May 28, 2010
THIRTY YEARS INTO THE EPOCH THERE'S NO SIGN OF ITS END IN THE FUTURE:
The Recovery: Why Deflation Remains a Threat: Economic growth isn't strong enough yet to keep deflation at bay—and turmoil in Europe and market jitters amplify the risk (Peter Coy, 5/27/10, BW Magazine)
Bargains are everywhere in America these days. Men's shirts and sweaters were 3.4 percent cheaper this April than a year earlier. Prices also fell for eggs, peanut butter, bananas, potatoes, hotel and motel rooms, cosmetics, curtains, rugs, tools, and lawn care. Excluding gasoline and other energy items, the consumer price index rose just 0.9 percent for the year. That's the smallest increase since January 1962, when John F. Kennedy was President.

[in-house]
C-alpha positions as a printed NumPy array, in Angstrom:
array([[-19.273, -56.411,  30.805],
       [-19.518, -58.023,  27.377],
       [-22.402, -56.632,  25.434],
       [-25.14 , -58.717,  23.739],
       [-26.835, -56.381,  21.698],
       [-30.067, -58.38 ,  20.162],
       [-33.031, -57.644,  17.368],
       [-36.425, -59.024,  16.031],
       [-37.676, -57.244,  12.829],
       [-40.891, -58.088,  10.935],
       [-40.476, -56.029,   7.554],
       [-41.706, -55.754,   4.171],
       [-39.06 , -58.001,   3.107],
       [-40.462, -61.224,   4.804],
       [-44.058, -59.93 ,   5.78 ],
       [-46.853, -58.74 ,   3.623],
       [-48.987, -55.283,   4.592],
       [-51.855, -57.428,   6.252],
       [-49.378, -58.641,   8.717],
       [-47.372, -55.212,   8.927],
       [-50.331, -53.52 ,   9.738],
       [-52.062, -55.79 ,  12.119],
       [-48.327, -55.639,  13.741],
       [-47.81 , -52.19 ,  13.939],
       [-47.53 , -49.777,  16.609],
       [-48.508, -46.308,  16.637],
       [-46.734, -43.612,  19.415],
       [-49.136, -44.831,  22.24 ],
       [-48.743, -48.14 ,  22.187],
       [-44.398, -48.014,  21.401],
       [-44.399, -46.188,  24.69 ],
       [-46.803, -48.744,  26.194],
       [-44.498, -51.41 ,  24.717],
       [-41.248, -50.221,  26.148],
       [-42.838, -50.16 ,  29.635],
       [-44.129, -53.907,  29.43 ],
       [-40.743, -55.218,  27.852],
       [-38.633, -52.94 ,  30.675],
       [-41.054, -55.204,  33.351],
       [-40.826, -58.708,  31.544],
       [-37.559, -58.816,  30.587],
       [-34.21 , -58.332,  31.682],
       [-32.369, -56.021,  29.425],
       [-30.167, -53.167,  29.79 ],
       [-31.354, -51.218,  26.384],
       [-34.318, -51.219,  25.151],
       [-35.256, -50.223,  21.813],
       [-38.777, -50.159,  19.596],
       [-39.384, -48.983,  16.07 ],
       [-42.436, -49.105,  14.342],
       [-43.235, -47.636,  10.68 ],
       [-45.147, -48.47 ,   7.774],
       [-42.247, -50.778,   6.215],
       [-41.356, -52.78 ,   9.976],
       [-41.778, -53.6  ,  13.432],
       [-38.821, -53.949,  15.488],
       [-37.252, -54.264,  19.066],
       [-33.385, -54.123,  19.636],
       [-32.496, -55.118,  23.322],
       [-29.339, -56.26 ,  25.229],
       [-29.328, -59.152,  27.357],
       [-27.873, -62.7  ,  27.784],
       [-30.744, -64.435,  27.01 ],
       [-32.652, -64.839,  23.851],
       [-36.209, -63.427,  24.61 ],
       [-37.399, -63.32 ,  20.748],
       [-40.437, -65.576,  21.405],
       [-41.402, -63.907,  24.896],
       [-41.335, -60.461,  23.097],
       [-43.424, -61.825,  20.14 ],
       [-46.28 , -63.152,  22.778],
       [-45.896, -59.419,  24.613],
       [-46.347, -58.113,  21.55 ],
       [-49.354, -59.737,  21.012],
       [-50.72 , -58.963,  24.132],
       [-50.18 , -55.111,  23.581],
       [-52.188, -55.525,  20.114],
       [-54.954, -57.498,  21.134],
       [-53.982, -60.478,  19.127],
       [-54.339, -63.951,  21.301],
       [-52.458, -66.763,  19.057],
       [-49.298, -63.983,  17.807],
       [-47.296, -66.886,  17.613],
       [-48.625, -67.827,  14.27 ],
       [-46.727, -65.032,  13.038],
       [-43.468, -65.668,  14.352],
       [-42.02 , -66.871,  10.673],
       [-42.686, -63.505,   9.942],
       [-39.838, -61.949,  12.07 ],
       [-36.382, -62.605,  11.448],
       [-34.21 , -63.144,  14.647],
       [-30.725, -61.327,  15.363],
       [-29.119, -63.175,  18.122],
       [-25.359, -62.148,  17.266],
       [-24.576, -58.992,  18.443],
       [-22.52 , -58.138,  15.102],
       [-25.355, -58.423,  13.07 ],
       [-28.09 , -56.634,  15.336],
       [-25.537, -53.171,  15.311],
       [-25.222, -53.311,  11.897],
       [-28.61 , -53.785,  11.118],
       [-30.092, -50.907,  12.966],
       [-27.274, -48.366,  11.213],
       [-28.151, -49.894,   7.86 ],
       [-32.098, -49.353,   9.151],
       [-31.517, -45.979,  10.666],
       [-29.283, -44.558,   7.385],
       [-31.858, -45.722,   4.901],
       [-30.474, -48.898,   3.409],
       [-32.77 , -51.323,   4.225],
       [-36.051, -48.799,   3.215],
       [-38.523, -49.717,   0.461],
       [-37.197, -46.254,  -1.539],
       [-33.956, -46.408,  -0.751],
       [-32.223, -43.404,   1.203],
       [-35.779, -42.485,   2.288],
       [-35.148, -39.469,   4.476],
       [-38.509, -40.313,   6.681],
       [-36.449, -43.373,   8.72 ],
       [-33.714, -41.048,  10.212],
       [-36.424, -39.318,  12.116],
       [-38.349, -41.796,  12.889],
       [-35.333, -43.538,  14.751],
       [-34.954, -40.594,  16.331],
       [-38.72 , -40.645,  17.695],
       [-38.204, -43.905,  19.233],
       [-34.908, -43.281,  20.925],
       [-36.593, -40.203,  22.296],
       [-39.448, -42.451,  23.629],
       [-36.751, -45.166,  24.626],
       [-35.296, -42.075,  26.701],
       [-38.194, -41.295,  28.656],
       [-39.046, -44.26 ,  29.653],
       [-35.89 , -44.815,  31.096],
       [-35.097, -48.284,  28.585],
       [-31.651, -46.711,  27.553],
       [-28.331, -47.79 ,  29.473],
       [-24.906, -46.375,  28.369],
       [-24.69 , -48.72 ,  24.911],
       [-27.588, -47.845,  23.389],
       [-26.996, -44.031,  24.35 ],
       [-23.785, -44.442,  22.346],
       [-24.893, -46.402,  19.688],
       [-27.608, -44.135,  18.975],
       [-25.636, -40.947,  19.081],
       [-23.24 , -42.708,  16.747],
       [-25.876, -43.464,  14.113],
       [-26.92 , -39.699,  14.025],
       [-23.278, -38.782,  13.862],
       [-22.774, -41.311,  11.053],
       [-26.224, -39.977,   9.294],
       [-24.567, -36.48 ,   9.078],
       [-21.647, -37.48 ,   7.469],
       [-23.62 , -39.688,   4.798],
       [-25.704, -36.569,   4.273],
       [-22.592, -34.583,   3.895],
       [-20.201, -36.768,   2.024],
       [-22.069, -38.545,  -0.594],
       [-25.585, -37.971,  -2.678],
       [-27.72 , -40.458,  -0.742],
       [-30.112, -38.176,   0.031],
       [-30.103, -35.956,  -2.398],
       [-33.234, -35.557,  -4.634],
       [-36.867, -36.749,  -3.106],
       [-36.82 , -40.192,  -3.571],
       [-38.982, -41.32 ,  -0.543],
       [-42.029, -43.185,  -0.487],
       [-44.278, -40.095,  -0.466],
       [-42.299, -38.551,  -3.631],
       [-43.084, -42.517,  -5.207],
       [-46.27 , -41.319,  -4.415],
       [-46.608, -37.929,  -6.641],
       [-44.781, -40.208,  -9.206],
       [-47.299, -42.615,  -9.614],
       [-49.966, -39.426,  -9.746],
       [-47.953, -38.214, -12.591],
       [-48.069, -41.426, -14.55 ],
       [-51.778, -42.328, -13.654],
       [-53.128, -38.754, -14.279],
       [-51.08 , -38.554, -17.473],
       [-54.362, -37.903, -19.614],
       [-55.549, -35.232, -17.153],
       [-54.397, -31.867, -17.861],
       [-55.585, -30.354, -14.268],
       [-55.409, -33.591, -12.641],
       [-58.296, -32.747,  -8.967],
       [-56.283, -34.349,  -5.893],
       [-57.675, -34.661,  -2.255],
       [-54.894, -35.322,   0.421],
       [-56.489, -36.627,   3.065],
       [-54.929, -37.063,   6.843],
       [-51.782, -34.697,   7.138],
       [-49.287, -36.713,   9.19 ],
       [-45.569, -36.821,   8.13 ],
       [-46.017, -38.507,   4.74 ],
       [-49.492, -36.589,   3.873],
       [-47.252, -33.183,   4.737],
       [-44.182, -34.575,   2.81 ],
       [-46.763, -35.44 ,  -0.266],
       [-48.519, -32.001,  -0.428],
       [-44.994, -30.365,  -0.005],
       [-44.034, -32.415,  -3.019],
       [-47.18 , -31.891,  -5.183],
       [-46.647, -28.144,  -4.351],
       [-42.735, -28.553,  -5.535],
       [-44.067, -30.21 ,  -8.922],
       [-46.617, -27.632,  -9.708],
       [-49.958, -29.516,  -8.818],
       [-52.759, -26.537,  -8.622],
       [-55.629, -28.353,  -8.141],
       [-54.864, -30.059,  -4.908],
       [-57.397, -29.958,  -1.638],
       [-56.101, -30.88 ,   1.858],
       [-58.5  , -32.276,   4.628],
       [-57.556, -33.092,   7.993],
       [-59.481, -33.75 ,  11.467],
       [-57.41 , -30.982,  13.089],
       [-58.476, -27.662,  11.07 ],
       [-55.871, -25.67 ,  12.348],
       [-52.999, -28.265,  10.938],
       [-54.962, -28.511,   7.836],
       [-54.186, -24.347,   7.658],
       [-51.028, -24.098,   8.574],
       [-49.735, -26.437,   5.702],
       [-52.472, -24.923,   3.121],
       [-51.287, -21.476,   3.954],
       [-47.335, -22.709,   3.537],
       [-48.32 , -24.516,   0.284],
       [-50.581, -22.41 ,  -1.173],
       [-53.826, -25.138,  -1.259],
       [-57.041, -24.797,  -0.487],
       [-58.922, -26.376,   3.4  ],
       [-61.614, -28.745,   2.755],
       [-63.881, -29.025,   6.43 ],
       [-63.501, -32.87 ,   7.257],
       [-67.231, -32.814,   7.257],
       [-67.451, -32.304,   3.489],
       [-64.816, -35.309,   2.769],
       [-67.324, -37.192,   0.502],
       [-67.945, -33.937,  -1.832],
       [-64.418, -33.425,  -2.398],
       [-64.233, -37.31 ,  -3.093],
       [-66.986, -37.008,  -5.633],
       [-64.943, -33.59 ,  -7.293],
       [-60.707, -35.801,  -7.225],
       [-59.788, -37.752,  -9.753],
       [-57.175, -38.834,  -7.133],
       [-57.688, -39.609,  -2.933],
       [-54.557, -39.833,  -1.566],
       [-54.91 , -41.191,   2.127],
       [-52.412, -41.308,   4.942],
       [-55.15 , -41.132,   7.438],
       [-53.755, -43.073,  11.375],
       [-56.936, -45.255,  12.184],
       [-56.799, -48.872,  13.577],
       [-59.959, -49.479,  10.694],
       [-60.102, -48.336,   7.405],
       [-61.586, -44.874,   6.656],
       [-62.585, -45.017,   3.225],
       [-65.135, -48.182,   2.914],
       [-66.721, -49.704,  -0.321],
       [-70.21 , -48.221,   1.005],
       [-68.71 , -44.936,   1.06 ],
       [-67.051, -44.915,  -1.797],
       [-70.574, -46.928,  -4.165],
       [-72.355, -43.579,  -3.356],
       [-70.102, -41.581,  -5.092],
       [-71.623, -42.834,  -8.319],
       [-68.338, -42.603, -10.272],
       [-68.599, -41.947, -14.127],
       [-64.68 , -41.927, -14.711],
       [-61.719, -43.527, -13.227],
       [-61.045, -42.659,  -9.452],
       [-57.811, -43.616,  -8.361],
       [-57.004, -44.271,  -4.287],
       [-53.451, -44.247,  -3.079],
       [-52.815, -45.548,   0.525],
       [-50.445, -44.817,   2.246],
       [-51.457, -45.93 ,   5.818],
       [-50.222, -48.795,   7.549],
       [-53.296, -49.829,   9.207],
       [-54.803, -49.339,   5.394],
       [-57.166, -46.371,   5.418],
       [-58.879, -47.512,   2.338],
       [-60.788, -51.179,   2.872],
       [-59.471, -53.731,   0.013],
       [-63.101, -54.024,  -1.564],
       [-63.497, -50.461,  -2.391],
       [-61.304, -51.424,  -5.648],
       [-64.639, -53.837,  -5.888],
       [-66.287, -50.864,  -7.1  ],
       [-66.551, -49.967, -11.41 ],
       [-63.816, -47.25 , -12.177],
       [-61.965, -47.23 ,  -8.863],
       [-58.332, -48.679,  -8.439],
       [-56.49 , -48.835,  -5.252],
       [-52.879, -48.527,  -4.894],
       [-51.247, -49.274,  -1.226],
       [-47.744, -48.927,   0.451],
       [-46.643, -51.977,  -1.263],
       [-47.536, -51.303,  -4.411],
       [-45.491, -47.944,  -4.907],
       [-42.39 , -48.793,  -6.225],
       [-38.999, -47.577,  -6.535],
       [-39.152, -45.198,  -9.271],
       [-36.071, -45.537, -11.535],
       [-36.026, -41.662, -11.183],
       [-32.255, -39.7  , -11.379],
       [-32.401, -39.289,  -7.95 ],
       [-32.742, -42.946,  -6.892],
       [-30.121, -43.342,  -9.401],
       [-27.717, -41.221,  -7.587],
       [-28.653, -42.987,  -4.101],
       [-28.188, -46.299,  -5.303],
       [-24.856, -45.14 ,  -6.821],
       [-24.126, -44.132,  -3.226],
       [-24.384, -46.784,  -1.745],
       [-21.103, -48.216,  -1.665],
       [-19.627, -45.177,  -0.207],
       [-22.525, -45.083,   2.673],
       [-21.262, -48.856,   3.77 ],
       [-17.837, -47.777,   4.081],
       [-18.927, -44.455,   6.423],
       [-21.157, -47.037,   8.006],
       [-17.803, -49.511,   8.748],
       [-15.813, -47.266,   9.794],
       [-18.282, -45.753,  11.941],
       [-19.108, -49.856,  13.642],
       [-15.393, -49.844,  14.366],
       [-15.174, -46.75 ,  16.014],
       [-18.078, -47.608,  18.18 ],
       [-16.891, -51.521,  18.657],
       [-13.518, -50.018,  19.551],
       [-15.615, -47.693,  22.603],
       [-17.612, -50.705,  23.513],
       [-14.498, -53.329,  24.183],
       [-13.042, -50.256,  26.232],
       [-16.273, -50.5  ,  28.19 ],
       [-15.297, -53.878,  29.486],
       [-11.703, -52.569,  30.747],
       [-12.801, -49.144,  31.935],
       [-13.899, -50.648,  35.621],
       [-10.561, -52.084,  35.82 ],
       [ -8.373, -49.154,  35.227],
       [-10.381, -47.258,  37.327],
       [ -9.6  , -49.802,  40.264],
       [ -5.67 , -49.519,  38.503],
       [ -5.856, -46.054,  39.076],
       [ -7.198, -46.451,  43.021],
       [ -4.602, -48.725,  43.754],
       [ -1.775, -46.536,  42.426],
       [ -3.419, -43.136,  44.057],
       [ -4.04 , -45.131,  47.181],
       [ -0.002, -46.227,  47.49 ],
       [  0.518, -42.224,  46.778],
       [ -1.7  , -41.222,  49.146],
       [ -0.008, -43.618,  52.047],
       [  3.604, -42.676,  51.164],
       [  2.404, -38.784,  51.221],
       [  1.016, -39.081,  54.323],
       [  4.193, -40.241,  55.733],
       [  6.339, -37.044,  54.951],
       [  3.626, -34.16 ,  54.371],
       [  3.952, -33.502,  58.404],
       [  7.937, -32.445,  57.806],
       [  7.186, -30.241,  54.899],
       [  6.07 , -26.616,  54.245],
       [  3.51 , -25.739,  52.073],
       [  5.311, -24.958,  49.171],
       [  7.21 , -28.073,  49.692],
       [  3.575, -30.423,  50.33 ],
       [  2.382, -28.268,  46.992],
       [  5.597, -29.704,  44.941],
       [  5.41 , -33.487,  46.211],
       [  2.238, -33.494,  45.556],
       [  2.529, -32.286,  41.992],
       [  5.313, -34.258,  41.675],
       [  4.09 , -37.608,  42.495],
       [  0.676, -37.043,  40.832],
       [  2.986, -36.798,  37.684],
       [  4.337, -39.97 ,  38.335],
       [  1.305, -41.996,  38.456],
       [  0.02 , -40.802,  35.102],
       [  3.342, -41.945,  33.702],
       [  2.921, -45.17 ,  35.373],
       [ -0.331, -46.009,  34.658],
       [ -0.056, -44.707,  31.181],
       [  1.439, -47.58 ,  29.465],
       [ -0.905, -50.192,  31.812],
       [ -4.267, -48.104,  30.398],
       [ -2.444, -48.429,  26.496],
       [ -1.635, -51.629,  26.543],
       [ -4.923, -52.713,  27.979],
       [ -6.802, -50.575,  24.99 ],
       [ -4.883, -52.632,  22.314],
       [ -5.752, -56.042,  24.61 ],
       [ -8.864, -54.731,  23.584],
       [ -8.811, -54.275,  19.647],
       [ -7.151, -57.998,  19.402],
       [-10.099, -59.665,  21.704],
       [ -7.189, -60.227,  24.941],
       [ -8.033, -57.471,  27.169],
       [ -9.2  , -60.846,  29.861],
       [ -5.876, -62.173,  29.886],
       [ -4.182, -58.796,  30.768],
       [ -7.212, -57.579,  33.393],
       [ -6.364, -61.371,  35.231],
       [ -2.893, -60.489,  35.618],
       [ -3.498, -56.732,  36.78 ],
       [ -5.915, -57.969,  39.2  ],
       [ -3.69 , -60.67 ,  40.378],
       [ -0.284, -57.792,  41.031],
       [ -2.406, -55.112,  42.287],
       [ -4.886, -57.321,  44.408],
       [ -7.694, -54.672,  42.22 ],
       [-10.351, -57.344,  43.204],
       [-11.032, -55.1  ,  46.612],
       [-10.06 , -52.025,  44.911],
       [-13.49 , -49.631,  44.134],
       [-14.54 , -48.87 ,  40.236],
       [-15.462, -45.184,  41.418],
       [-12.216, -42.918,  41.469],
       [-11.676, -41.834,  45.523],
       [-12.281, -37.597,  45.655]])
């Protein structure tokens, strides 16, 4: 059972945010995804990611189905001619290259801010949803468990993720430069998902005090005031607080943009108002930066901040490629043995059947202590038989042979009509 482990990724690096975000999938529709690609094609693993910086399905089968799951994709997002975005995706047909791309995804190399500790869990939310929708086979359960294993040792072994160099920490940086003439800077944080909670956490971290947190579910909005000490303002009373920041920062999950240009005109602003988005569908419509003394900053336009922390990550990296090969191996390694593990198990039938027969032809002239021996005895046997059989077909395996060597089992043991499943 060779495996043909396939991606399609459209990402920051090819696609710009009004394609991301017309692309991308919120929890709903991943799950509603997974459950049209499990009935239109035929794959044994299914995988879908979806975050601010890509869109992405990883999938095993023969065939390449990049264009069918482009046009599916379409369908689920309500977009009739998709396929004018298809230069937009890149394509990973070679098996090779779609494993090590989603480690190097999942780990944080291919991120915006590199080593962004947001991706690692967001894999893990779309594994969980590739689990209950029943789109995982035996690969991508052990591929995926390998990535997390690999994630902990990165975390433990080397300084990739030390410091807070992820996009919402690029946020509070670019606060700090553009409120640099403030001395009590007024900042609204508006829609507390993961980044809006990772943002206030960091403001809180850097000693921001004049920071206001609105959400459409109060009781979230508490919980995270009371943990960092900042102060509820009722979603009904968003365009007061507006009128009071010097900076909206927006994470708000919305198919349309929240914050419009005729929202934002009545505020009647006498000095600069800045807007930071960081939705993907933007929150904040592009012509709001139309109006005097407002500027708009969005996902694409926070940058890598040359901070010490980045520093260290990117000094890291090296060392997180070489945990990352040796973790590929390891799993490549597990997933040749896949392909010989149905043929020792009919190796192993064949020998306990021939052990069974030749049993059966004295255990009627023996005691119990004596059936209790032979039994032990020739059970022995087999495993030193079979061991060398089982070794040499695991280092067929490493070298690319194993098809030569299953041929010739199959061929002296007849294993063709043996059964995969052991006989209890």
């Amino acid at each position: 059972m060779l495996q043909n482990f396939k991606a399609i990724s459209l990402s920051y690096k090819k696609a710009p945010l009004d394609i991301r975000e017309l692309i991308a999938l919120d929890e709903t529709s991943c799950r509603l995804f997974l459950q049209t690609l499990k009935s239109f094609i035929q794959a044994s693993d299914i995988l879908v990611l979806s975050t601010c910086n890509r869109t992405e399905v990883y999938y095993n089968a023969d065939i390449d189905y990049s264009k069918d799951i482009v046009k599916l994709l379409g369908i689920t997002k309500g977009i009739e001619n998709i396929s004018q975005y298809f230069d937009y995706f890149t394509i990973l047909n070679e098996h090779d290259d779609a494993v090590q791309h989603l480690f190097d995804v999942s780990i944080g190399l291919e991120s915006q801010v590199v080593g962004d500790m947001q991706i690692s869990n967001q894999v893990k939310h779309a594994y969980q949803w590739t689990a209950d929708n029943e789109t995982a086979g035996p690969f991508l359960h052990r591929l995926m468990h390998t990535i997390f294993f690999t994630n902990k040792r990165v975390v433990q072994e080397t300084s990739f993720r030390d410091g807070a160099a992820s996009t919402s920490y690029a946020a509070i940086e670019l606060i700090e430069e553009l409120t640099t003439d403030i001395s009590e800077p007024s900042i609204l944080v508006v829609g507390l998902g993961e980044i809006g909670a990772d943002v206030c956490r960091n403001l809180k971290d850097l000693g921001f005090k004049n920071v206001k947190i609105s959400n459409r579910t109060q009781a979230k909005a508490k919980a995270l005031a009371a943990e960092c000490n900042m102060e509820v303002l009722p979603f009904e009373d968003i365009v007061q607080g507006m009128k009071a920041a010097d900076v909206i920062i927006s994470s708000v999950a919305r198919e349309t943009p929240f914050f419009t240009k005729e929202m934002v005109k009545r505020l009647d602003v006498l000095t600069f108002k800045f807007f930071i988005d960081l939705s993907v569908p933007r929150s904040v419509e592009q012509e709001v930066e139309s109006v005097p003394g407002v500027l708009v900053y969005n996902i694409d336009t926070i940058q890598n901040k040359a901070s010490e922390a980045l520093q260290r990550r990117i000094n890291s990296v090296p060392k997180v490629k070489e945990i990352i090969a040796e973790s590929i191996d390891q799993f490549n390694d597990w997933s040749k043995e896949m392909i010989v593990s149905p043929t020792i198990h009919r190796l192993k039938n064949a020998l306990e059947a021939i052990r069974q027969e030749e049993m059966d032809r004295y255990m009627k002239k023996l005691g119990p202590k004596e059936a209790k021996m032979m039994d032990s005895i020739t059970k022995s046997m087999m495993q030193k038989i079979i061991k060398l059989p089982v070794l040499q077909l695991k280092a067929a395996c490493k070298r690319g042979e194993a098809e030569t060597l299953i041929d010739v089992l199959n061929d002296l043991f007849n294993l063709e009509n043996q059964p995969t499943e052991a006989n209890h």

Everybody likes to save money, but flat to falling prices are not entirely good. They're a symptom of continued weakness nearly a year after the U.S. economy supposedly hit bottom. The same softness of demand that keeps goods cheap is pressuring workers. Annual growth of average hourly earnings fell from 3.5 percent in April 2007 to 1.6 percent this April.
As demography and therefore economies in the developed world collapse, as innovation makes energy in particular cheaper, and as manufacturing shifts away from China where it's become too expensive, how exactly is any pressure going to develop on prices in America? Posted by Orrin Judd at May 28, 2010 5:44 AM